US - Real estate loan failures at a large number of small and medium-sized US banks could destabilise the country's financial system and derail its economy recovery, according to the government body set up to monitor the unwinding of toxic assets.
The Congressional Oversight Panel (COP), established to report regularly on the progress of the US Treasury's Troubled Asset Relief Program (TARP), warned in its latest report that the section of the banking industry which did not undergo stress testing in 2009 poses the biggest danger.
COP outlined the worst case scenario as the insolvency of hundreds of community and mid-sized banks, in turn leading to the disruption of local communities and an undermining of the economic recovery.
The panel estimated that approximately $1.4trn (€1.03trn) of commercial real estate loans will mature between 2010 and 2014, with the biggest losses projected from 2011 onward.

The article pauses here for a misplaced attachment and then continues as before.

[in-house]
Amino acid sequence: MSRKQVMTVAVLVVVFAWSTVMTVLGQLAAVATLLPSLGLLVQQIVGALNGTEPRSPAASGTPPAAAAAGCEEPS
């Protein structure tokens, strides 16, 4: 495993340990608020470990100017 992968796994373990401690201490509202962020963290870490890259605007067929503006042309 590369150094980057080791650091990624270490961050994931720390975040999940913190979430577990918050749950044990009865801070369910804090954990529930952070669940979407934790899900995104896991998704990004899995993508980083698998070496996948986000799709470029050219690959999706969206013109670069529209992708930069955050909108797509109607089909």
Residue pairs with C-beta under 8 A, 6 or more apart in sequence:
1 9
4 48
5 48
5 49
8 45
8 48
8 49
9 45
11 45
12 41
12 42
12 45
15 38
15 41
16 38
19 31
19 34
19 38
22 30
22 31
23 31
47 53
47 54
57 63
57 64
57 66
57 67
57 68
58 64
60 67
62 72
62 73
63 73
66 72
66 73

It also estimated the losses could range as high as $200-$300bn.
That said, stress tests conducted at 19 major banks in the US only examined their capital reserves up until the end of 2010 so the figures could be far from those currently predicted.
COP noted that smaller financial institutions were exempt from the tests, "despite the fact that small and mid-sized banks are proportionately even more exposed than their larger counterparts to commercial real estate loan losses".
The panel has urged the US Treasury and US regulatory authorities to "address forthrightly and transparently threats facing the commercial real estate markets".
It said: "The coming trouble in commercial real estate could pose painful problems for the communities, small businesses, and American families already struggling to make ends meet in today's exceptionally difficult economy."
The report made no specific recommendations, but warned against not taking any action.
It said: "The Panel is clear that government cannot and should not keep every bank afloat. But neither should it turn a blind eye to the dangers of unnecessary bank failures and their impact on communities."